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Floods shock the tristate

Reviewing the worst flood in Cincinnati since 1997

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The weather during end of February and beginning of March have been crazy for the city of Cincinnati. Many along the Ohio River have been affected by flood waters. However, this is not just any flood. This year’s flood is considered the worst since the year 1997.

What caused the flood was a bunch of rain. The City of Cincinnati had been piled on with rain a week before the river crested. The highest level this flood reached was around 60.5 feet, which is the 22nd worst flood in the history of Cincinnati. The river Ohio River has crested only five times above 60 feet since 1960.

The flood has had a huge impact on the area. During the week of high waters, many streets were flooded and closed. This caused many headaches for people as they tried to get to work or school. Or if you are this person, you tried to drive through six feet of water (which did not end of well for the driver).

If you ever went down and looked at the river, it was neat thing to see. For example, I went down to the Banks downtown. The water level was all the way up to Mehring Way and even past the street into the parking lots for Paul Brown Stadium. The streets were obviously closed and a lot of people were observing the scene.

photo takne from cincinnati.com
A view from the sky looking toward the Banks

Smale Park was all the way covered up at this time also. There was a popular video on twitter of this guy swimming in the water in Smale Park. In my opinion, I would not do this if someone offered me a thousand dollars to do it. The reason why I say this is because flood waters can be dangerous to the body. It can often have an unhealthy risk of chemicals and raw sewage. According to Hamilton County, The Metropolitan Sewer District has received 497 reports of backups.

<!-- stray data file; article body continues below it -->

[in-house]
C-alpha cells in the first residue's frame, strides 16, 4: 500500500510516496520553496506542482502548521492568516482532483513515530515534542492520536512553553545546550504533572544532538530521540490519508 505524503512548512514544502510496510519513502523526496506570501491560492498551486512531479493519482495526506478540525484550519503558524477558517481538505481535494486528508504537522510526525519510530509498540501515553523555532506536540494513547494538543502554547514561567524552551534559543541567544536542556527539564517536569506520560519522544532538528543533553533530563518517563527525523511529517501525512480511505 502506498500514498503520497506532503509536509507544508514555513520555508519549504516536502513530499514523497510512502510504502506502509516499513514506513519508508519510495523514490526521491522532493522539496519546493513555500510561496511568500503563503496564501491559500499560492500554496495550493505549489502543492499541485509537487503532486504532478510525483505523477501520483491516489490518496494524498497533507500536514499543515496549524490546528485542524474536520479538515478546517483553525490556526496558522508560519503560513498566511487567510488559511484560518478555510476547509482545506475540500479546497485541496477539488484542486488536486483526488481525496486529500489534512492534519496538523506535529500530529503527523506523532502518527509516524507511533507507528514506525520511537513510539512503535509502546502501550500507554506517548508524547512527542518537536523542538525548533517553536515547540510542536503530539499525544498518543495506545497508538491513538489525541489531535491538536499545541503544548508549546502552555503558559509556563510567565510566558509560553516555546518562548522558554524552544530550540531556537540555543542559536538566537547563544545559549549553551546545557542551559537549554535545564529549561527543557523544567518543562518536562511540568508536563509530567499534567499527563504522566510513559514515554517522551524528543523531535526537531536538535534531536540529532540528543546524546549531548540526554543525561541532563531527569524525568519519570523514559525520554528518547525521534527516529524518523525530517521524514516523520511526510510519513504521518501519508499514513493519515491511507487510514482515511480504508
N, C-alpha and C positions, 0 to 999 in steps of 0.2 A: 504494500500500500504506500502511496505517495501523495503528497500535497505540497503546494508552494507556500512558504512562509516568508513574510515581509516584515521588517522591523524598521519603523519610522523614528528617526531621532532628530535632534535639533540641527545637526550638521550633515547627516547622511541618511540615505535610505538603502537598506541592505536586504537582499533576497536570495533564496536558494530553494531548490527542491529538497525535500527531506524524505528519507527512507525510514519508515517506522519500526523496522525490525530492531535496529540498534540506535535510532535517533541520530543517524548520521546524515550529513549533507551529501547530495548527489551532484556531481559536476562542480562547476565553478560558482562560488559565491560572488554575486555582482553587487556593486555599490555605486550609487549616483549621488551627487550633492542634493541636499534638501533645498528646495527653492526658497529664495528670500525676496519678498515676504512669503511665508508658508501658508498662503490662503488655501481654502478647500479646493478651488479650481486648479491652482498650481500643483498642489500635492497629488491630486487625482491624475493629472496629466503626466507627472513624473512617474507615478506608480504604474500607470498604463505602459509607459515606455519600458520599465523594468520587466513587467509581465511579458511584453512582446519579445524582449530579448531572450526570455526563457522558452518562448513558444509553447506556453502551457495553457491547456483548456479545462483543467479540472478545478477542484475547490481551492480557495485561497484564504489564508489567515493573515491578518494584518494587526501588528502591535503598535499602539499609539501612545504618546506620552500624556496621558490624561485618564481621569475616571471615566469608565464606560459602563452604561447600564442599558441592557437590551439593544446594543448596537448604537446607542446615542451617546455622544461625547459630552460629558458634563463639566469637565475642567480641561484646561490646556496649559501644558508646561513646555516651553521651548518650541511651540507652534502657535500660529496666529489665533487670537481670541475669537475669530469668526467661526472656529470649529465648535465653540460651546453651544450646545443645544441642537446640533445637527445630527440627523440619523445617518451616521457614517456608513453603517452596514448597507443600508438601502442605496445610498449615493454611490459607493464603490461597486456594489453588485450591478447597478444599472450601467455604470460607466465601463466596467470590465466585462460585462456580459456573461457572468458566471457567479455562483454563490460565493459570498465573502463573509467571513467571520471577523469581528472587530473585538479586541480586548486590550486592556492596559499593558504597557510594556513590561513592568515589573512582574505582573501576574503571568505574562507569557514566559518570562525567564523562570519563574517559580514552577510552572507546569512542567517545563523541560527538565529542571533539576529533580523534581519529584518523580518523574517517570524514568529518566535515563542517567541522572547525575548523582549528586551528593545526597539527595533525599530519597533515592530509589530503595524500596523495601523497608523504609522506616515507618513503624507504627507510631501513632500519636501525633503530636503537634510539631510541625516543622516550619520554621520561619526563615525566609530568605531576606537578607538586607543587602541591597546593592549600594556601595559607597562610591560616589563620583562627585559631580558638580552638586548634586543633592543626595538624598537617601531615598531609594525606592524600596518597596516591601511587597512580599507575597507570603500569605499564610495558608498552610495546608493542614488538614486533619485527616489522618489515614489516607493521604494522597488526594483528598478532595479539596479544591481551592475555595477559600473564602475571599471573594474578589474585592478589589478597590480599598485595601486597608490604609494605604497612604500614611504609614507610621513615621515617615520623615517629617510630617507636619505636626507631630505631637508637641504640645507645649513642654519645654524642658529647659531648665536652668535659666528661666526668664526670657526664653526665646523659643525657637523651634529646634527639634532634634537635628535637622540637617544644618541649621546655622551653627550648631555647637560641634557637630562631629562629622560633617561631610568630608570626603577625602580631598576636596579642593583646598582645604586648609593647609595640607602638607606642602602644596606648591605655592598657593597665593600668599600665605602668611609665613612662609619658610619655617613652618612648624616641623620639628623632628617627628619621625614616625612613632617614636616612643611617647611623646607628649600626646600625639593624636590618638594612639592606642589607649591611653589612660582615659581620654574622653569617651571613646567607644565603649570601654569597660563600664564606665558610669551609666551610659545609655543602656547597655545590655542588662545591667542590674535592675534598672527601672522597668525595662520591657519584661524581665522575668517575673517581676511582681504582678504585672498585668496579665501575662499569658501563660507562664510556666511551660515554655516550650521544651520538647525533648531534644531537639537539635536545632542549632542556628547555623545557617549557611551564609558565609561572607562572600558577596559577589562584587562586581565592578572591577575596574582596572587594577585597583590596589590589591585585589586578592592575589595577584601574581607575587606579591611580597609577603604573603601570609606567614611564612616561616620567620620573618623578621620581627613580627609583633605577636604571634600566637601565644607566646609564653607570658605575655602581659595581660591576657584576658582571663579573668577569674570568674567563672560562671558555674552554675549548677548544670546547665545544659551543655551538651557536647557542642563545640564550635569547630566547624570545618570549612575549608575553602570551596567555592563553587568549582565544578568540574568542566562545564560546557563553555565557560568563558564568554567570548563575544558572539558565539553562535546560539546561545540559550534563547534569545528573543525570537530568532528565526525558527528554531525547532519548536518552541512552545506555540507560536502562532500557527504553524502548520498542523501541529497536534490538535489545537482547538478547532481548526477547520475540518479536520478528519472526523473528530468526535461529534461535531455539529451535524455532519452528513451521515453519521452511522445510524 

One area in Cincinnati that always seems to be affected by floods is Coney Island. Coney Island is right on the Ohio River, near California, Ohio. This year, the water reached up to the amusement park causing Kellogg Avenue to be closed. The whole amusement park and Riverbend was completely under water. Other major flooding’s happened in Aurora, East End, Sharonville, New Richmond, Anderson Township, Lawrenceburg, Newport and many more locations.

Well what happens now? Cleanup. All of this flooding obviously caused major cleanup. The city of Cincinnati helped out people that need flooding recovery and resources for cleaning. They provided information on road closures, shelter, cleanup assistance, permits, flood safety tips and more.

photo taken from cincinnati.com
A view of Sawyer Point from the sky

Cincinnati firefighters hit the streets in California. They went door-to-door to check on residents devastated by the floods. The Cincinnati Red Cross has also reached out and helped those effected.

City Manager Harry Black said that 1,000 structures in the city have been effected by flooding from Coney Island to Sayler Park. They are not sure how much the damage will be but it is likely going to be a high total.

At the end of the day, anyone who saw the river witnessed history. As mentioned earlier, a flood like this has not happened since 1997. No student at Elder was not even alive during that time. It has truly been a cool experience to witness history in our city.

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About the Writer
Matthew Mahon '18, Staff Writer

This is my first year on The Purple Quill. I play hockey here at Elder. My favorite teams are Ohio State, Xavier, Reds, Bengals, and the Red Wings.     ...

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Floods shock the tristate